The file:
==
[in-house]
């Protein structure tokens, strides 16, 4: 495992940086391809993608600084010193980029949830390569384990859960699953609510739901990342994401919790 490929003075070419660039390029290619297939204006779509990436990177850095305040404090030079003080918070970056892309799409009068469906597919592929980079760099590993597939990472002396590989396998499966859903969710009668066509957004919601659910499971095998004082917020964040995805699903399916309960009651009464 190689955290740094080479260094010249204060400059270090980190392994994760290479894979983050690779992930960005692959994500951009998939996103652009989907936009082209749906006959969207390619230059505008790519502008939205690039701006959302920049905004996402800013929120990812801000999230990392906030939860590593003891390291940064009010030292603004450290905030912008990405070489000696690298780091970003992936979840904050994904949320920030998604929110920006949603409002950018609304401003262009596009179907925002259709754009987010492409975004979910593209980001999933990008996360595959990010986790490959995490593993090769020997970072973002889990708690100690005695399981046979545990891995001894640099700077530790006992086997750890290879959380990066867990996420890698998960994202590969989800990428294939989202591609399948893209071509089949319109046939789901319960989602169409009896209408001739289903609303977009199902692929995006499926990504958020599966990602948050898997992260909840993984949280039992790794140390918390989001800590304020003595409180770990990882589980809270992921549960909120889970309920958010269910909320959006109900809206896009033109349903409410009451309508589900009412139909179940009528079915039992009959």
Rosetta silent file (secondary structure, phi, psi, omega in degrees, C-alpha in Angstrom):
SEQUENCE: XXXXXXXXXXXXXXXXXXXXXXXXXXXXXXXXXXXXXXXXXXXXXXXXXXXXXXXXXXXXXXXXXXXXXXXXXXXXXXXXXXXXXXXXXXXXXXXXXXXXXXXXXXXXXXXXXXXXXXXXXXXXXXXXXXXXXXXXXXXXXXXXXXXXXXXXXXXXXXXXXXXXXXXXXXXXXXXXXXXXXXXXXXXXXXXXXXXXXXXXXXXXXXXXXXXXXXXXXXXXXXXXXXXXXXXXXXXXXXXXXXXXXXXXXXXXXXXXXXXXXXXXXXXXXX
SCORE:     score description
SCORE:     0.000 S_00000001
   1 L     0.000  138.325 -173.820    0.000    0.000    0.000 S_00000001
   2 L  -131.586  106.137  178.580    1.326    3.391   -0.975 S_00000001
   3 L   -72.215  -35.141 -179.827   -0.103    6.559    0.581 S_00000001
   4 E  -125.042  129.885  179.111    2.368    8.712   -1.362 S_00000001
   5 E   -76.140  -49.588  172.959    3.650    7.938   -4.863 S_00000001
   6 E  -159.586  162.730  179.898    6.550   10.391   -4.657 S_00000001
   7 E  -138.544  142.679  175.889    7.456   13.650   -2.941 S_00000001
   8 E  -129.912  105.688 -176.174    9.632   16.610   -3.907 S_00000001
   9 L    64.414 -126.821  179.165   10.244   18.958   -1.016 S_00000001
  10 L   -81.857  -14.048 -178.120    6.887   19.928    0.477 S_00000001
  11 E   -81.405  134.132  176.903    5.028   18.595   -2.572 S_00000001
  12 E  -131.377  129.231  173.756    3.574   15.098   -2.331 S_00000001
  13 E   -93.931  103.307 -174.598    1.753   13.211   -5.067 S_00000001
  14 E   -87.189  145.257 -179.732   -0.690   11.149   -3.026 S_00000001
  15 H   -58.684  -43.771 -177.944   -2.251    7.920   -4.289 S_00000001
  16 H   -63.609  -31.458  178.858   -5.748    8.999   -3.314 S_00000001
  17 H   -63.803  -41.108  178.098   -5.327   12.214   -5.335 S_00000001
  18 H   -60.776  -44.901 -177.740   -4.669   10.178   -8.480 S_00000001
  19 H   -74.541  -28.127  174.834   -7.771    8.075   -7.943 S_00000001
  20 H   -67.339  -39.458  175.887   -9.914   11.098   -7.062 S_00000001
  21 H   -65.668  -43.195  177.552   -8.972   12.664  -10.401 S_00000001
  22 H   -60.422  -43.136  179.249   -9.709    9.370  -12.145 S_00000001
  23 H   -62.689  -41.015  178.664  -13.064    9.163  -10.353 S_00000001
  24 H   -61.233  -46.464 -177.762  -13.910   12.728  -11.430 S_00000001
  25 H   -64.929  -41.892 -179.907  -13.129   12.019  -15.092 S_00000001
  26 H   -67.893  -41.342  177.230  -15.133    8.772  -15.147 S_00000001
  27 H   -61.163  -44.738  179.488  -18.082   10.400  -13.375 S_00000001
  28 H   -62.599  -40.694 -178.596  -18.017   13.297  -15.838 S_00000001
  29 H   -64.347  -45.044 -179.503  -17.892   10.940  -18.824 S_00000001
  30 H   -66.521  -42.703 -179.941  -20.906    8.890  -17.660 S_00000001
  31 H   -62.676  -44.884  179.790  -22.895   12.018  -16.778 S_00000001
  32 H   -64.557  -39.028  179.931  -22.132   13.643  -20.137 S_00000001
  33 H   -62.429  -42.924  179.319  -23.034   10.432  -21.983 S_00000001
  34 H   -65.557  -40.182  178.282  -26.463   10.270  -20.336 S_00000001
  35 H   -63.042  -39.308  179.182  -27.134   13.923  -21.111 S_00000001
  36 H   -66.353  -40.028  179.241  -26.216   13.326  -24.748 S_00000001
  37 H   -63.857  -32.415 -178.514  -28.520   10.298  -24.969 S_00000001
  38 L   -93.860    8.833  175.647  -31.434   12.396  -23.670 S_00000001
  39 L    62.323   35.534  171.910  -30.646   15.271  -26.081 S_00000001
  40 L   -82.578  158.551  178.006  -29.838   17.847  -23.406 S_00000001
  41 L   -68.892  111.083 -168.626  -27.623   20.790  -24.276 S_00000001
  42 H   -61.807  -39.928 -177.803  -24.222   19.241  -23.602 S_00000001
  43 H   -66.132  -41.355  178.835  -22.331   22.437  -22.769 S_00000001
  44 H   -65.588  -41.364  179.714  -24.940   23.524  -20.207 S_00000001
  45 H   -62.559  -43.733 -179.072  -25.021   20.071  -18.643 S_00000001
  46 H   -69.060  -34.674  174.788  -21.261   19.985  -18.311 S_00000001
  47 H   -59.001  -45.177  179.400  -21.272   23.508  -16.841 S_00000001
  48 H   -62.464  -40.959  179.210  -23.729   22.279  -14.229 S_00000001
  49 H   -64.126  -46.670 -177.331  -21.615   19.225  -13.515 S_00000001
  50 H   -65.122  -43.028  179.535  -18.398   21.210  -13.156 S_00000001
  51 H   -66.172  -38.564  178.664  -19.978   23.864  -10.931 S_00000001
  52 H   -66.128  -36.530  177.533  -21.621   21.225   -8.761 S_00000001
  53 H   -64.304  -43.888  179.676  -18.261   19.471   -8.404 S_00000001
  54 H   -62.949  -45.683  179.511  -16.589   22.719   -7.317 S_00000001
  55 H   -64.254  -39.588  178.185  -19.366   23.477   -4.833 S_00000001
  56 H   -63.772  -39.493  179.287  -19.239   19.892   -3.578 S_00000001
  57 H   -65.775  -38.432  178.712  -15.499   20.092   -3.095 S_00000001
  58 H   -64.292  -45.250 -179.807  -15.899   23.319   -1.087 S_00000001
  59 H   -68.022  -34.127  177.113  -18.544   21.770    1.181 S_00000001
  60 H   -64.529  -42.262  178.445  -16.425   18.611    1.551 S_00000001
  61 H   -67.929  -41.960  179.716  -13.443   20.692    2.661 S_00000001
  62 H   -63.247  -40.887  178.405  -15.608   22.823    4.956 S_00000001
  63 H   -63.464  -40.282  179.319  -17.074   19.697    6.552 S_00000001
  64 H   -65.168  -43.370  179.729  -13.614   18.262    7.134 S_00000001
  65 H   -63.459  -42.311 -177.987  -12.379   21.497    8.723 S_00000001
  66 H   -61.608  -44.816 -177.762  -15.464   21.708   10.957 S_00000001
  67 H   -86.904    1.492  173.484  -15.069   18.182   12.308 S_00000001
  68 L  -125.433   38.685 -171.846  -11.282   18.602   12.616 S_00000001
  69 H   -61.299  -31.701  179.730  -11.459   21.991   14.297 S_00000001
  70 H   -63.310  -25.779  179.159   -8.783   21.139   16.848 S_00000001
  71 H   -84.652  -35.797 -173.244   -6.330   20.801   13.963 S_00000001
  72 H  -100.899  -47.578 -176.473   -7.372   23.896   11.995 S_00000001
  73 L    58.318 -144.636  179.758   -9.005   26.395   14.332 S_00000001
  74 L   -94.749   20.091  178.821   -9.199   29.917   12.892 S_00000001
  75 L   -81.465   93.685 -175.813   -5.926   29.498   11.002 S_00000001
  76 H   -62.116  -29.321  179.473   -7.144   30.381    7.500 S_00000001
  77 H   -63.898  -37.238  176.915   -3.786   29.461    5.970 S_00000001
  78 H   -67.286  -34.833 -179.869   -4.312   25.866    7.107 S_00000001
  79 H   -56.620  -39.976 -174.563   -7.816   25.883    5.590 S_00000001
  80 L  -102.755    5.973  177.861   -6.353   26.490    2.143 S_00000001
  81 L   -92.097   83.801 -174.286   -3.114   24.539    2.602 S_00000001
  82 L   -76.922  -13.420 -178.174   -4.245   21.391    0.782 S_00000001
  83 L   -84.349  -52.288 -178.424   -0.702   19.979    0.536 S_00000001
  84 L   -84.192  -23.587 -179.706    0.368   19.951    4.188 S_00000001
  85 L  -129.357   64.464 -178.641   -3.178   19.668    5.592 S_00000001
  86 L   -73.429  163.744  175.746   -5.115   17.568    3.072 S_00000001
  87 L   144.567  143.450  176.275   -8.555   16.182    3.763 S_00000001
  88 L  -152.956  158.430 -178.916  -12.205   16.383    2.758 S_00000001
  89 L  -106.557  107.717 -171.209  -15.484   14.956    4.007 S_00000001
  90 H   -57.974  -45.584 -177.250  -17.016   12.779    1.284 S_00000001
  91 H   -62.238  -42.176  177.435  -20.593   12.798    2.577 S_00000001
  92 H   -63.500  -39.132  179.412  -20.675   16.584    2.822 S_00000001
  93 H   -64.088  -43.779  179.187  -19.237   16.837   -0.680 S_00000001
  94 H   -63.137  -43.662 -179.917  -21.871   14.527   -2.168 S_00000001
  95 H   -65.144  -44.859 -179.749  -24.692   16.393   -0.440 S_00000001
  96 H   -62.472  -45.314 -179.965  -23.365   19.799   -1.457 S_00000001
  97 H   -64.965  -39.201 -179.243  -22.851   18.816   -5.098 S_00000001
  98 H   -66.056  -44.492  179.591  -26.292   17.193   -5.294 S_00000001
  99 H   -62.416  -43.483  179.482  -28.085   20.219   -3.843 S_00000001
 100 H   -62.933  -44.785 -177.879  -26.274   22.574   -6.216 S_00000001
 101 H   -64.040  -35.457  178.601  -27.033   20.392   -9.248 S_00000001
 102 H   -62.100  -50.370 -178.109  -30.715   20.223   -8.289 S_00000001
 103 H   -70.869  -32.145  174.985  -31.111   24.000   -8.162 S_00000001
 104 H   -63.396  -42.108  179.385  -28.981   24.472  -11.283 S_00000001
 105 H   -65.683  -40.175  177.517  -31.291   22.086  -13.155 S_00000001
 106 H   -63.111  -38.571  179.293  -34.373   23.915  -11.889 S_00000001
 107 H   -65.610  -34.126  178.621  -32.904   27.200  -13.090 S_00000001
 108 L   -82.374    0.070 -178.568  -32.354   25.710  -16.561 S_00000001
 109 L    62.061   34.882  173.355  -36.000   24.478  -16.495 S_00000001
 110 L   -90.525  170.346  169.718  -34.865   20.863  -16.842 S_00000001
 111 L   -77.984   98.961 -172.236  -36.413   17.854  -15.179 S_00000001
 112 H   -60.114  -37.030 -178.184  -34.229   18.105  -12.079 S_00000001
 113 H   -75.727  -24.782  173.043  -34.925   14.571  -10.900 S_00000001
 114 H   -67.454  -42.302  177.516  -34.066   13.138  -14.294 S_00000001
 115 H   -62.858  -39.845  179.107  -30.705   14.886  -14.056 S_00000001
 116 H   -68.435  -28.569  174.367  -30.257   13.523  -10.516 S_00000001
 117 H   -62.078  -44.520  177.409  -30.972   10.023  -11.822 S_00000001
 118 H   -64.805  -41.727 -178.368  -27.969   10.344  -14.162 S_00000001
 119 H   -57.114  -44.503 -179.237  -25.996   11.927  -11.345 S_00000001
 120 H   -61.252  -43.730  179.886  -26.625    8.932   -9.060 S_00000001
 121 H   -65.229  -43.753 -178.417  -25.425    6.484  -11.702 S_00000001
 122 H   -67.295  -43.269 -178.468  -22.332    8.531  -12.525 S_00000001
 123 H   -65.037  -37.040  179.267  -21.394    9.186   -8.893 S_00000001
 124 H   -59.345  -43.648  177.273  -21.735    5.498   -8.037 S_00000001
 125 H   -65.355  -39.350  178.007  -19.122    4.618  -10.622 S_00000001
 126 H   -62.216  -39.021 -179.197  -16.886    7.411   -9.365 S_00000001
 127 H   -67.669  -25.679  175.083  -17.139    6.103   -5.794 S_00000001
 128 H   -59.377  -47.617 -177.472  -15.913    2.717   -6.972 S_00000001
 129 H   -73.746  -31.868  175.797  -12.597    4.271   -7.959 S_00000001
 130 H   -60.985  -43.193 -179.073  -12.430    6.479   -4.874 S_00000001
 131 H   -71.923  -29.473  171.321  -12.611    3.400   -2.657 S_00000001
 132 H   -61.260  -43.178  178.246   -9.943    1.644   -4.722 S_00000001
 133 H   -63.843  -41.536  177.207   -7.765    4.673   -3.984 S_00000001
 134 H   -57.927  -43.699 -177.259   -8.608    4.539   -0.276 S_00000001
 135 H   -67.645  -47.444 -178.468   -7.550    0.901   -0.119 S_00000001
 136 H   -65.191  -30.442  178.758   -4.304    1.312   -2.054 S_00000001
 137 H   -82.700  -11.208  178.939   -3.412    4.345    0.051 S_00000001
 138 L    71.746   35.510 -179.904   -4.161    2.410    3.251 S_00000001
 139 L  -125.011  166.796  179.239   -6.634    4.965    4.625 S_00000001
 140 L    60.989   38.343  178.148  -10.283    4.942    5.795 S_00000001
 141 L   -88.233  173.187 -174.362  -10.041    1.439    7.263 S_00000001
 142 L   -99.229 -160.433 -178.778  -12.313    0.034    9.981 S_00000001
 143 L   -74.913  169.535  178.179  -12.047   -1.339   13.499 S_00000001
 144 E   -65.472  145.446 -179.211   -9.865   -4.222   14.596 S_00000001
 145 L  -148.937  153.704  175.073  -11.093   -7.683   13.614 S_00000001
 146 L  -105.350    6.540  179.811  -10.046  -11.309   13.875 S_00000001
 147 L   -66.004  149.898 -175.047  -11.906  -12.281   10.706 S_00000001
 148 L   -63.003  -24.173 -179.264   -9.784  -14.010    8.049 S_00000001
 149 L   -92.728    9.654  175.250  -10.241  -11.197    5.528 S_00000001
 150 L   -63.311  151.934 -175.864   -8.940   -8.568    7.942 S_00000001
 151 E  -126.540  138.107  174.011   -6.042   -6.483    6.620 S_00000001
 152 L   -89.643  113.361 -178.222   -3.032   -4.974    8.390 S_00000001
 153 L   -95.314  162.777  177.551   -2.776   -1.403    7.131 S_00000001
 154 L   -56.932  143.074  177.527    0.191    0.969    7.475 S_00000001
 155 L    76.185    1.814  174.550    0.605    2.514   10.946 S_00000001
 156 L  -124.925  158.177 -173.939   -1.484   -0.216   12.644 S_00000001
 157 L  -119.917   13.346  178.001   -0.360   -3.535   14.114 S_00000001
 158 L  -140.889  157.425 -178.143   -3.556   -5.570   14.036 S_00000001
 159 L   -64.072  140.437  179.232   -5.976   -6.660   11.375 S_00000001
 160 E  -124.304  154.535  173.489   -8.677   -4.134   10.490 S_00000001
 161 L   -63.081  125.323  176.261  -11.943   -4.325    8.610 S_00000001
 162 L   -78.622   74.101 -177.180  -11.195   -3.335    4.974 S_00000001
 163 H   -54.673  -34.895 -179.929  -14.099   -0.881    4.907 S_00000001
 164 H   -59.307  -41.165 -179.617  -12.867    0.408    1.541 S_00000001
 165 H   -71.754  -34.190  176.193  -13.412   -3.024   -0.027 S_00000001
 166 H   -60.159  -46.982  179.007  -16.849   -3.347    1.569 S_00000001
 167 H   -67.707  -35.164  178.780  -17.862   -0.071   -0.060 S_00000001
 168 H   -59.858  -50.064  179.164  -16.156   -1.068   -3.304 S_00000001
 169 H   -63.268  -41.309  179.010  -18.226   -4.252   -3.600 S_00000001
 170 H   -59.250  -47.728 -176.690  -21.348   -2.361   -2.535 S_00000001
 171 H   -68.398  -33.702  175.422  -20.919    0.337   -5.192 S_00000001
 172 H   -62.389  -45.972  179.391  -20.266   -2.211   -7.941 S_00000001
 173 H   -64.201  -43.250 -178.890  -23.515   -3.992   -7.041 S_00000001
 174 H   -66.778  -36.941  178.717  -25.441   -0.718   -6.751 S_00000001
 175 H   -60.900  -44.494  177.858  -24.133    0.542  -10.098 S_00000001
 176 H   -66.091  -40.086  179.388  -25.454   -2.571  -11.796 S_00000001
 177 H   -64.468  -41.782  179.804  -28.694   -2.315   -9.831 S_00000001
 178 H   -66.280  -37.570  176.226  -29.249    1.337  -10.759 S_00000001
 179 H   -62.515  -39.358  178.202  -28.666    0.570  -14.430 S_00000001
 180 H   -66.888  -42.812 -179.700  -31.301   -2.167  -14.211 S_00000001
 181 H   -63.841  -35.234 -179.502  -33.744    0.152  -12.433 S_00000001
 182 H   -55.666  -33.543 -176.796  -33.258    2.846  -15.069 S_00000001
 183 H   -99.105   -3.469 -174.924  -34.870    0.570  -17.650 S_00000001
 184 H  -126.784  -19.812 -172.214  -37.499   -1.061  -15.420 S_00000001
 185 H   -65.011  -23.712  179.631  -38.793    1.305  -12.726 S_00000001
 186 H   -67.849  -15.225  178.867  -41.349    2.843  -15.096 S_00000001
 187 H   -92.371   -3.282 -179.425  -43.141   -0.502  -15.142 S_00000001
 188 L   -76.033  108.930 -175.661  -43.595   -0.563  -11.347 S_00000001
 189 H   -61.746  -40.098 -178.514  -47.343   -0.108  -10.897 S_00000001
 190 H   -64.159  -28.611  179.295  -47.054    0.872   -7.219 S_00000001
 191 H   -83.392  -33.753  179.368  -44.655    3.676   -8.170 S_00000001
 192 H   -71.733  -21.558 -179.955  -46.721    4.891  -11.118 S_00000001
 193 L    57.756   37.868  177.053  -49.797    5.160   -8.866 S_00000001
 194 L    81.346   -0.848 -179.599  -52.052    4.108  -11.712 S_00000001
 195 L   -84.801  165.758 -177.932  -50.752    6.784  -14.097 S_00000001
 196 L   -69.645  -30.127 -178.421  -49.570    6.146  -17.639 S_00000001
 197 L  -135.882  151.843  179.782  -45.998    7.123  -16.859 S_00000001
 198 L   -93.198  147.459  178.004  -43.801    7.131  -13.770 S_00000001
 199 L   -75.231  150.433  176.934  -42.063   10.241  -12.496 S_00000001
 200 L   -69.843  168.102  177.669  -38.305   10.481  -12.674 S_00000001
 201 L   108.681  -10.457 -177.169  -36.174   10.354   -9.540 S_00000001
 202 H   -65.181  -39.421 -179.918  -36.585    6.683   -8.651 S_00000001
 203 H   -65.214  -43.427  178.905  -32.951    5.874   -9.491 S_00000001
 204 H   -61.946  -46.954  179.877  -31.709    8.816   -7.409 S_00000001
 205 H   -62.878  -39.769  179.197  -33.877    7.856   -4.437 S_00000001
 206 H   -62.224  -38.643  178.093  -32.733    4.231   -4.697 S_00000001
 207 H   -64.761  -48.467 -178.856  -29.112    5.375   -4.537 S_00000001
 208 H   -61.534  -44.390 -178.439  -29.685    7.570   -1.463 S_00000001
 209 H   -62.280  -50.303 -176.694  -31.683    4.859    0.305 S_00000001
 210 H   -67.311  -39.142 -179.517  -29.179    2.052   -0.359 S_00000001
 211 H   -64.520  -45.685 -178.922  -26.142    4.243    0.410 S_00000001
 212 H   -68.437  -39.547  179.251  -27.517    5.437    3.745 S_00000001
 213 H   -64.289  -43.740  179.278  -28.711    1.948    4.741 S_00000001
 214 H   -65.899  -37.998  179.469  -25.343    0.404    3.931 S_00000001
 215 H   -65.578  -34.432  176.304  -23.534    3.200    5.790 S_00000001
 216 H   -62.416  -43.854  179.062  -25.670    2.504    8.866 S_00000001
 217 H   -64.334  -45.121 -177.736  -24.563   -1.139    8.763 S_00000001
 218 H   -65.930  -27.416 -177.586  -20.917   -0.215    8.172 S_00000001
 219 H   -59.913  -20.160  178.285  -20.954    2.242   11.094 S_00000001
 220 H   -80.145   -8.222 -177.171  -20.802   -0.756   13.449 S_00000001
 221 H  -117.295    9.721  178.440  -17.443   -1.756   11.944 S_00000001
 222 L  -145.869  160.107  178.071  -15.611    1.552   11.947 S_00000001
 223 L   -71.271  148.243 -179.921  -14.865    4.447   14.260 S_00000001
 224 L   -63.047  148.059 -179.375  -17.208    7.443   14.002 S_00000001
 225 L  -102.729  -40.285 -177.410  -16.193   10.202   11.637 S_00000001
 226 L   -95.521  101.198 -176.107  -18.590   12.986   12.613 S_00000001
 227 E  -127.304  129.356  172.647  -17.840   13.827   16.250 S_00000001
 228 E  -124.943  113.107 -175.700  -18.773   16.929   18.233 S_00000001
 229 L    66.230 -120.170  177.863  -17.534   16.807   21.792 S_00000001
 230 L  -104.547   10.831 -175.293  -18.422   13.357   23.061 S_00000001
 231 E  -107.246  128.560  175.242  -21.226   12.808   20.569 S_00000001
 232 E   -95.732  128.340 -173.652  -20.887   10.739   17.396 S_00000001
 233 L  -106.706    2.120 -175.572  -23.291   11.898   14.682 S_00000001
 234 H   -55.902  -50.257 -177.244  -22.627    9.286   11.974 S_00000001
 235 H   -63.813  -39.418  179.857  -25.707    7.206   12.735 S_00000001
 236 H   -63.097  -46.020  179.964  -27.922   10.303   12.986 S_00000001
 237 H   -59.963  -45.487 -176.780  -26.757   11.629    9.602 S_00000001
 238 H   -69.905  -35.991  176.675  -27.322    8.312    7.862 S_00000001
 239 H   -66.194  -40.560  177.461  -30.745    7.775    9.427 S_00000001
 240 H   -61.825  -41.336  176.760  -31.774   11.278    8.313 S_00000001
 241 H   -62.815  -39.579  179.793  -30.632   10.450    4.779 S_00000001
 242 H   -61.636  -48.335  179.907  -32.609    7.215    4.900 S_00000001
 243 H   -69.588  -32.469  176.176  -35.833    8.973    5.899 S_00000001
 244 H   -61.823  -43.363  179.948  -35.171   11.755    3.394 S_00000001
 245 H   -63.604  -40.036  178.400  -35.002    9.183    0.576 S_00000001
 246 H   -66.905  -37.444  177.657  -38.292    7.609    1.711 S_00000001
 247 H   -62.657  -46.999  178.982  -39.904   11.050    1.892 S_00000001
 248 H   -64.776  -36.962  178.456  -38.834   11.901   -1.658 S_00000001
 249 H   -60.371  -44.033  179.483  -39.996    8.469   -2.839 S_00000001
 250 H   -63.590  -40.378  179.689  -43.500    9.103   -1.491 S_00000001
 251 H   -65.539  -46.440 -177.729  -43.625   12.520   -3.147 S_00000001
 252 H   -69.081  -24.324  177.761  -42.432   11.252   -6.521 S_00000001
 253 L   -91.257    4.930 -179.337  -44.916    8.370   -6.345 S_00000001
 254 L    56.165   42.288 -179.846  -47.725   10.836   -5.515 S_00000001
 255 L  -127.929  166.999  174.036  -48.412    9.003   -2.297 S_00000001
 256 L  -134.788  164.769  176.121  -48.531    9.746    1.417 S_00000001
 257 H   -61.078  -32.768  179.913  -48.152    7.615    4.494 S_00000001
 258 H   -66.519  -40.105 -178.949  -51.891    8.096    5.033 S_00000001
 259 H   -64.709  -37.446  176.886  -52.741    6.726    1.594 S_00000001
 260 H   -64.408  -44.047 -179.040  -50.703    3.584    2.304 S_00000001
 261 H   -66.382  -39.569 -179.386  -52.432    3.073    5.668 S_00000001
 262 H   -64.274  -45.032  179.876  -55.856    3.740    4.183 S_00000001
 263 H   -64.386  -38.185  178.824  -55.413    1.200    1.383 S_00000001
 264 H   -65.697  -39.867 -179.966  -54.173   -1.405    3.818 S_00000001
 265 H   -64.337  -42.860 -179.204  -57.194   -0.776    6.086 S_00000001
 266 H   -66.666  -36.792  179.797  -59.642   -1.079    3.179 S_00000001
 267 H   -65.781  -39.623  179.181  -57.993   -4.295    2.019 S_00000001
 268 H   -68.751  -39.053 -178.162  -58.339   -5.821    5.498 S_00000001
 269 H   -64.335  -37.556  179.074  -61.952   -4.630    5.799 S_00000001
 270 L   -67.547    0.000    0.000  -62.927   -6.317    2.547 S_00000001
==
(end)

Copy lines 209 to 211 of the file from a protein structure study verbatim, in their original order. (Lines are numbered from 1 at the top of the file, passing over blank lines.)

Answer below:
 203 H   -65.214  -43.427  178.905  -32.951    5.874   -9.491 S_00000001
 204 H   -61.946  -46.954  179.877  -31.709    8.816   -7.409 S_00000001
 205 H   -62.878  -39.769  179.197  -33.877    7.856   -4.437 S_00000001